By Jay Powell
Ed Note: SDFP asked the mayoral candidates to express their position on alternative transportation and mobility. Jay Powell originally provided this comment to the candidate responses. The emphasis on livable neighbors has a decades long history of community efforts–and periods of institutional resistance.
Livable Neighborhoods was a program piloted in City Heights in the early 90′s by then City Manager Jack McGrory. It was in response to a community improvement partnership of community members and the City to bring City staff out of City Hall and into the communities. It was complemented with Neighborhood Policing that had assigned teams cruising patrol cars and bikes and meeting in storefronts to proactively address issues block by block and neighborhood by neighborhood.
I remember attending a transportation and smart growth forum last year and talking with Bob Filner before the forum. Standing next to me was Mike Stepner, Dean of the New School of Architecture and one of the key members of the Mid City Livable Neighborhoods Team. We suggested that was a program that worked and truly walked the “neighborhoods first” talk, but was disassembled by subsequent City Managers. One of the key members to that team was Mary Wright, who had the difficult task of running City Planning after it had been reduced to a division inside the Development Services department (DSD).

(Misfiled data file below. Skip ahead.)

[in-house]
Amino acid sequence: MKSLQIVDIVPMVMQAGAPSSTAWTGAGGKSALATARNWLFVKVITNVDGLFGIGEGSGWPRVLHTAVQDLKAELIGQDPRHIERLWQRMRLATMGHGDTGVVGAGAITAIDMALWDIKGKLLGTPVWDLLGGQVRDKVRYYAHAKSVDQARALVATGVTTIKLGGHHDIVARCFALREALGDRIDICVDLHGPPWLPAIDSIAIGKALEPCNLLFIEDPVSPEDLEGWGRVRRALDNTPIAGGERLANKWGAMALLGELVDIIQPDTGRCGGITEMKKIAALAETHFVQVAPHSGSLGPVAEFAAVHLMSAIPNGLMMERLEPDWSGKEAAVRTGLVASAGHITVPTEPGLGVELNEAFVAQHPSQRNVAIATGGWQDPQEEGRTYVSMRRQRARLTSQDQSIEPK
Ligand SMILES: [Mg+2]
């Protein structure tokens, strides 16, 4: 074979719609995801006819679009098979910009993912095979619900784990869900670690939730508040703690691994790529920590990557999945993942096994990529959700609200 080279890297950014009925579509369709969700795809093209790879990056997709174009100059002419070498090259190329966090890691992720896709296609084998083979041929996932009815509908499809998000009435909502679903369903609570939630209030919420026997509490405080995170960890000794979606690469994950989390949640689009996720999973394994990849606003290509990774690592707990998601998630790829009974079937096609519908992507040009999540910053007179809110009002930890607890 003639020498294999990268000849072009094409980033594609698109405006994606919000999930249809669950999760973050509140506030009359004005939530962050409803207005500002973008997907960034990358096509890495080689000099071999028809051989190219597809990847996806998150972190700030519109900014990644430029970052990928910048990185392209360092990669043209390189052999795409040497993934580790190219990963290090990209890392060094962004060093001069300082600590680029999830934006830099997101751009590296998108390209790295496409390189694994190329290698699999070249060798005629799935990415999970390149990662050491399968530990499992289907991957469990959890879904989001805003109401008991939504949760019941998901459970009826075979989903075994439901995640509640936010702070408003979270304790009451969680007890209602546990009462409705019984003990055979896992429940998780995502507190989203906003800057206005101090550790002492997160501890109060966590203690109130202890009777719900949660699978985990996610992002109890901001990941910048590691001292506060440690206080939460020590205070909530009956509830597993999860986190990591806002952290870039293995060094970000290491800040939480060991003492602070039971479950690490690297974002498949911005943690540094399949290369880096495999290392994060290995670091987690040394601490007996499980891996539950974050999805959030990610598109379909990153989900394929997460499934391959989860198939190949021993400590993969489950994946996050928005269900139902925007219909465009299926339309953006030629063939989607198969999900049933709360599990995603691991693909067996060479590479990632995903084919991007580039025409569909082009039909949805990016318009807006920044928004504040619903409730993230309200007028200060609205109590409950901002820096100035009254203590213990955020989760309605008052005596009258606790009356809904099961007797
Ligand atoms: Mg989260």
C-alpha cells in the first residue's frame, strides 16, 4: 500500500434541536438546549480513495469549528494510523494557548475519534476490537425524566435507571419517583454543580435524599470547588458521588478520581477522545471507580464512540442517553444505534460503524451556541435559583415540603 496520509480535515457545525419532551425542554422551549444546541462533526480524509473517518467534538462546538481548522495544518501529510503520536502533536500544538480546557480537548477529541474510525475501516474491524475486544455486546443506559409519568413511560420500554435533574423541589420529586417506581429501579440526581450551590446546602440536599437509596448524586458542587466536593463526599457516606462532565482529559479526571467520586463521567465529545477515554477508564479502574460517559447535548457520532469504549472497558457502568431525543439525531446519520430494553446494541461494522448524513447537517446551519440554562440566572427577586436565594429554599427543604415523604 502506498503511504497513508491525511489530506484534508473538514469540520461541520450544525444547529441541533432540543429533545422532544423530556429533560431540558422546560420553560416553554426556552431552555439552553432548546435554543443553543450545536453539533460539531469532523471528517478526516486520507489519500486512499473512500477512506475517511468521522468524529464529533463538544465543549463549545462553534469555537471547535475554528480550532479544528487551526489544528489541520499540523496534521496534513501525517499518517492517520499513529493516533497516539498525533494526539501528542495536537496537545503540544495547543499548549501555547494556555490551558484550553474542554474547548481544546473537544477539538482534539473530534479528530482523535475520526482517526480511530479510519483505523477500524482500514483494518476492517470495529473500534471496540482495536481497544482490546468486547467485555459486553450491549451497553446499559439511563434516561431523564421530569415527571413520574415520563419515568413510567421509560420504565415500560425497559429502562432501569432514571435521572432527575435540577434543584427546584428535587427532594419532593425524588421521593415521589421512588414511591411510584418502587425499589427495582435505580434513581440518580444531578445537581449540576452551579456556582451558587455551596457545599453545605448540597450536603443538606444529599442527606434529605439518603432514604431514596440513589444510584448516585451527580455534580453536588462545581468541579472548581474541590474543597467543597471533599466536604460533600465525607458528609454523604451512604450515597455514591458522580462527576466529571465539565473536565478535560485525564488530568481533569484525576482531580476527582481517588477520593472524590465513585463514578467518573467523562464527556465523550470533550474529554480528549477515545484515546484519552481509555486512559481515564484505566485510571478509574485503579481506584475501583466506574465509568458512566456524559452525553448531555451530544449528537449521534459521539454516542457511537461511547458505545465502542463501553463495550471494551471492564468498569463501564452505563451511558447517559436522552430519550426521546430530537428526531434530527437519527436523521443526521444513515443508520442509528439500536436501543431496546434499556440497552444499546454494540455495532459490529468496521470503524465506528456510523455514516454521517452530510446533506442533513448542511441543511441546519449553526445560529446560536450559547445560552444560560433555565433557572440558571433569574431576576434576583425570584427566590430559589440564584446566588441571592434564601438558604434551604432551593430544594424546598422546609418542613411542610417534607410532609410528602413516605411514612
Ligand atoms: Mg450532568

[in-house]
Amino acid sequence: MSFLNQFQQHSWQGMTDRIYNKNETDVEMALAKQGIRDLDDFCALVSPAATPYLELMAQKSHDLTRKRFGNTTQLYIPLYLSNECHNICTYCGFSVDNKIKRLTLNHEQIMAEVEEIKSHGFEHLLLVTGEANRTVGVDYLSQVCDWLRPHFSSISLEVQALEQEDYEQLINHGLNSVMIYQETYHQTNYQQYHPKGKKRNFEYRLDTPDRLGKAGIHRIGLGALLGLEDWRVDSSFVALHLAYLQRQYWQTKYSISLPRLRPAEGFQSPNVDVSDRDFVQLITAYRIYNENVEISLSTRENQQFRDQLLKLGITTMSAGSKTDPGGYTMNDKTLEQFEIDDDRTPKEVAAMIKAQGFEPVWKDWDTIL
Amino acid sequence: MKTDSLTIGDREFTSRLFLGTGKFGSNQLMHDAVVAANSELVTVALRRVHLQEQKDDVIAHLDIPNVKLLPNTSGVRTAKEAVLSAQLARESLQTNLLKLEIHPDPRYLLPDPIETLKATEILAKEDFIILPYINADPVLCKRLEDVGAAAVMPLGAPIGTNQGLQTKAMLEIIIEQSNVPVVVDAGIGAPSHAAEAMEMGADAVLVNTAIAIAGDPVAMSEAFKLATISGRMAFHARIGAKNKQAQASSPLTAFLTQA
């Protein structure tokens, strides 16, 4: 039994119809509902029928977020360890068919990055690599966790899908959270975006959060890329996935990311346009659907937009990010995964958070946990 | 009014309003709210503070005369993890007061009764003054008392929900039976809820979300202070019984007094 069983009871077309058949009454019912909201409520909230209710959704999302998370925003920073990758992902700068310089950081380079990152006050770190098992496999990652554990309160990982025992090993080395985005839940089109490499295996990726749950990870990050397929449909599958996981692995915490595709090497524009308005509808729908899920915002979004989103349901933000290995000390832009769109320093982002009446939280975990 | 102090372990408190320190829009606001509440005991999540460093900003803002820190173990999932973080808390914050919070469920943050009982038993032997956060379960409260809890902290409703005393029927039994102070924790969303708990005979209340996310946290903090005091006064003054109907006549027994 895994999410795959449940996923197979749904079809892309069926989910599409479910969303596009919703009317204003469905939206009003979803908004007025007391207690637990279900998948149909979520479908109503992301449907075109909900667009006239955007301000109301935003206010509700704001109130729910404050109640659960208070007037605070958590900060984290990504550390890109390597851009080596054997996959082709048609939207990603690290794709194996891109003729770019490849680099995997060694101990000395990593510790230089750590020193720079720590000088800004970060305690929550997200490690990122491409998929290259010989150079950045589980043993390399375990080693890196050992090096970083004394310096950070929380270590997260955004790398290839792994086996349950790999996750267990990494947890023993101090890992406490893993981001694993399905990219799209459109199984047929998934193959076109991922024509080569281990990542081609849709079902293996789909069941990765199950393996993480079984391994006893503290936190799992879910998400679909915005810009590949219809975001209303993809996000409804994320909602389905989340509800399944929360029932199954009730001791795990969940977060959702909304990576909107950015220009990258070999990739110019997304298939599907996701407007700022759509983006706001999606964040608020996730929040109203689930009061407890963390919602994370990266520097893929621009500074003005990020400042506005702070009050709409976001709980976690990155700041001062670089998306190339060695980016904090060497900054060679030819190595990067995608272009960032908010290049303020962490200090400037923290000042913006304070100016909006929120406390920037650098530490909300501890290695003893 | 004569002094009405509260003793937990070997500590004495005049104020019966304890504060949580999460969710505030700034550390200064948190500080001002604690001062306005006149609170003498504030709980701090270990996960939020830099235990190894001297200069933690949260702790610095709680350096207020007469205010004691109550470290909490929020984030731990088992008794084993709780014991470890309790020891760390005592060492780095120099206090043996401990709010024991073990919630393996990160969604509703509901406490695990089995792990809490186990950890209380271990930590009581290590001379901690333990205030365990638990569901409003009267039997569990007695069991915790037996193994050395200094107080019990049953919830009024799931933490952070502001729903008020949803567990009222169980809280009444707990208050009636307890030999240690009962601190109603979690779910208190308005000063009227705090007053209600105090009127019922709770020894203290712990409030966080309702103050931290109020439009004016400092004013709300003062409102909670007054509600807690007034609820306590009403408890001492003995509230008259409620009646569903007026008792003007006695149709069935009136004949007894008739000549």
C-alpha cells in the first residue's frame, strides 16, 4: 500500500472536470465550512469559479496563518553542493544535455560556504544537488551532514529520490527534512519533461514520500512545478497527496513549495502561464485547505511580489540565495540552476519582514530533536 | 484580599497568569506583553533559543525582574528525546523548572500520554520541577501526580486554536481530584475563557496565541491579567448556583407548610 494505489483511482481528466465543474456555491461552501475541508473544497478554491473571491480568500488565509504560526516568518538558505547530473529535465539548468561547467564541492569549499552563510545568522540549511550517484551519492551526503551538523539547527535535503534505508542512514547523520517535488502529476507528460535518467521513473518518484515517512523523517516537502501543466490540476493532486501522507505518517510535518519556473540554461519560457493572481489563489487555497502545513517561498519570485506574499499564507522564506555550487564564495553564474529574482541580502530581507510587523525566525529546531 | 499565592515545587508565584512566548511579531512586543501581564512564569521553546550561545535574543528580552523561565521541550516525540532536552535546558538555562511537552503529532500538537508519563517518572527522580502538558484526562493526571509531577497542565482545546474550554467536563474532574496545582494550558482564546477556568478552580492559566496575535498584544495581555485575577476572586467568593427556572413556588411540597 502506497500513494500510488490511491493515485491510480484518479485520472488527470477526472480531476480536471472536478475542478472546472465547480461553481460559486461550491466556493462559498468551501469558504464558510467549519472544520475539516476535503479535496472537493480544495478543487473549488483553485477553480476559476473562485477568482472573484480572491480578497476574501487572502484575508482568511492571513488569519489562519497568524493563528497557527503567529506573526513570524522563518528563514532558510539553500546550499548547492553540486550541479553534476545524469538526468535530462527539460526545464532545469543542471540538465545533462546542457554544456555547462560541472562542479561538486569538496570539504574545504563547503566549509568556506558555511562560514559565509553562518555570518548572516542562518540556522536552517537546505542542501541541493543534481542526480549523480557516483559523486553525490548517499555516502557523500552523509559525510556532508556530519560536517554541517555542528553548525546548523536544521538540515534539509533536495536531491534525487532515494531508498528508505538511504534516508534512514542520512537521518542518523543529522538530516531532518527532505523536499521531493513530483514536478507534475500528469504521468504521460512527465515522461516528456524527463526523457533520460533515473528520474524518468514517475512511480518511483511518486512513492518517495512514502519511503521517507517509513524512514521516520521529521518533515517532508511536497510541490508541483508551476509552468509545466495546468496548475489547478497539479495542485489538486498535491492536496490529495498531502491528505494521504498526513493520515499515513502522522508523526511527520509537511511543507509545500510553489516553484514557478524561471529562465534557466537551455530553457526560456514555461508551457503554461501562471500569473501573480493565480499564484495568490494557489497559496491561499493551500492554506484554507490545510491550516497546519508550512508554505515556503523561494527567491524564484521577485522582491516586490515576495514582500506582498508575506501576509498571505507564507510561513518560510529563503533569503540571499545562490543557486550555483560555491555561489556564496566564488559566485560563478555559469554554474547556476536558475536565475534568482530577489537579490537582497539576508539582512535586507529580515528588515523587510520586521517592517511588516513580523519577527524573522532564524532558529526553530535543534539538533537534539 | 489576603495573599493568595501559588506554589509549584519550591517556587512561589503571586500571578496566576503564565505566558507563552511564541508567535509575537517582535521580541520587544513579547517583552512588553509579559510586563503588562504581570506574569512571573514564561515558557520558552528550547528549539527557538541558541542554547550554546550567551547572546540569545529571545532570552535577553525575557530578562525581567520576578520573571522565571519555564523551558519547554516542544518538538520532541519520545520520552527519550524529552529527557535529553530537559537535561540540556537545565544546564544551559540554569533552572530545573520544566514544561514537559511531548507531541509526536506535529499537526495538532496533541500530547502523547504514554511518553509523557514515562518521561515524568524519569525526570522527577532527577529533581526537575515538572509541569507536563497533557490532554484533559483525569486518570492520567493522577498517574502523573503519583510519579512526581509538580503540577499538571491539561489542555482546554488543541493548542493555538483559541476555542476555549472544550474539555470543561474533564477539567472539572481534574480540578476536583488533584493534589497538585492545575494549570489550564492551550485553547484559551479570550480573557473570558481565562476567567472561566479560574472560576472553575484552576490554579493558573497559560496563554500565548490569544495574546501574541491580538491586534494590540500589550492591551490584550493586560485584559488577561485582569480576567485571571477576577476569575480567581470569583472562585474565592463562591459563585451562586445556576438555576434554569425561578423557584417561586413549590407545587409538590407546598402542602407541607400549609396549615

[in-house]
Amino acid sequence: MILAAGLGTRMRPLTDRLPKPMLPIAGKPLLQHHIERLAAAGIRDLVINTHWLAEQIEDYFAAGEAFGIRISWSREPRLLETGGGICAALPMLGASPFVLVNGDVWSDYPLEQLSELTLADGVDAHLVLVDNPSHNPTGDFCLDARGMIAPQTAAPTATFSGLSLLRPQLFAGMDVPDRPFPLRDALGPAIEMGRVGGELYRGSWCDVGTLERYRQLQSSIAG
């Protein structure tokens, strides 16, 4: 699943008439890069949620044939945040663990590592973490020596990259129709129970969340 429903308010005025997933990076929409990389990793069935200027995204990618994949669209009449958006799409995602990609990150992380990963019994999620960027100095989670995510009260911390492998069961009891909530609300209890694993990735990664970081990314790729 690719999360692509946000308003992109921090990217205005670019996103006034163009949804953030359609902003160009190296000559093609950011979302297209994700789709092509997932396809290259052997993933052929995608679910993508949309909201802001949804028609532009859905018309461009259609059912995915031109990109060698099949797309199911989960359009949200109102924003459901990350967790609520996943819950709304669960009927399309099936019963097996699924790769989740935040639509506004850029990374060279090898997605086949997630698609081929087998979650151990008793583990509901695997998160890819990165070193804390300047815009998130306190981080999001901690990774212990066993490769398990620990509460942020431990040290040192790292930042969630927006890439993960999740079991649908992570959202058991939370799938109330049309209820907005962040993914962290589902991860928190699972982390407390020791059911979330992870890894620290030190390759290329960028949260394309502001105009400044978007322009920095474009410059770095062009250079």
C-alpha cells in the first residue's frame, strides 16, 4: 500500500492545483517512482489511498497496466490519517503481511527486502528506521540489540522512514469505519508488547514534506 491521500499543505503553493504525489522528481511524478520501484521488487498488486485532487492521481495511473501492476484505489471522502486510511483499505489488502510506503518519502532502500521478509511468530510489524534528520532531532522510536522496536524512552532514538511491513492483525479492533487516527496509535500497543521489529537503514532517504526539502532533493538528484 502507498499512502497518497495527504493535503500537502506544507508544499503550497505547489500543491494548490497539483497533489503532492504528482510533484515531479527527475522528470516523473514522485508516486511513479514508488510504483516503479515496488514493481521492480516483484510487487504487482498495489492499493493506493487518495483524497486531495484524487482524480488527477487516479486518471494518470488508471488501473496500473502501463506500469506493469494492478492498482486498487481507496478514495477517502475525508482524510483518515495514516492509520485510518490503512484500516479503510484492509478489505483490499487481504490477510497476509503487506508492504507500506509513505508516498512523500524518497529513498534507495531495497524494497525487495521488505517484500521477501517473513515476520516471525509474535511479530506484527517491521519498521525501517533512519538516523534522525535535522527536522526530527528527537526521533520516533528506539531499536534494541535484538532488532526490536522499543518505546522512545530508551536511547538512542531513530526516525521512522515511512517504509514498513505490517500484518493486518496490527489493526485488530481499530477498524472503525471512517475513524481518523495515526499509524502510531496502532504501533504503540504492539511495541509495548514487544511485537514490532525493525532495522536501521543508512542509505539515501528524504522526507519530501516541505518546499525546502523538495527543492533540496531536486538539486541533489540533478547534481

Ultimately she was replaced by the Sanders apparatchik as they continued to promote more exemptions from community plans and the city General Plan. We lost an extraordinarily experienced and committed planner. Sander’s DSD set the stage for the Centerpoint and the second Sunroad fiascos and the North Park Jack in the Box faux “renovation”. They recommended building the Quail Brush powerplant on designated open space directly next to the Mission Trails Regional Park. They recommended supporting interpretations of the General Plan that would completely circumvent the 1985 Managed Growth Initiative that requires voter approval of urban development on open space in areas that had been designated as an urban reserve.
Those are just a few of the highlights. They had their marching orders and a direct line to the 11th floor to do whatever it takes to promote development at any cost. And some of this continued and came home to roost within the first six months of the Filner administration. Filner appointed Bill Fulton to head up a new department to reassert planning, neighborhoods and community economic development. It remains to be seen how this will work out.
Who is elected Mayor will make a big difference in whether we return to the development at any cost approach or an approach that follows the General Plan and takes us back to a future of livable neighborhoods where City staff work proactively with the communities to set priorities and carry out projects that truly benefit the public interests and common good.
Jay Powell, a sometime commentator to San Diego Free Press is retired from 20 years work with the City Heights Community Development Corporation. He previously served with environmental organizations locally and in the Bay Area. He currently is promoting cooperations to achieve local clean energy and managed growth policies and projects.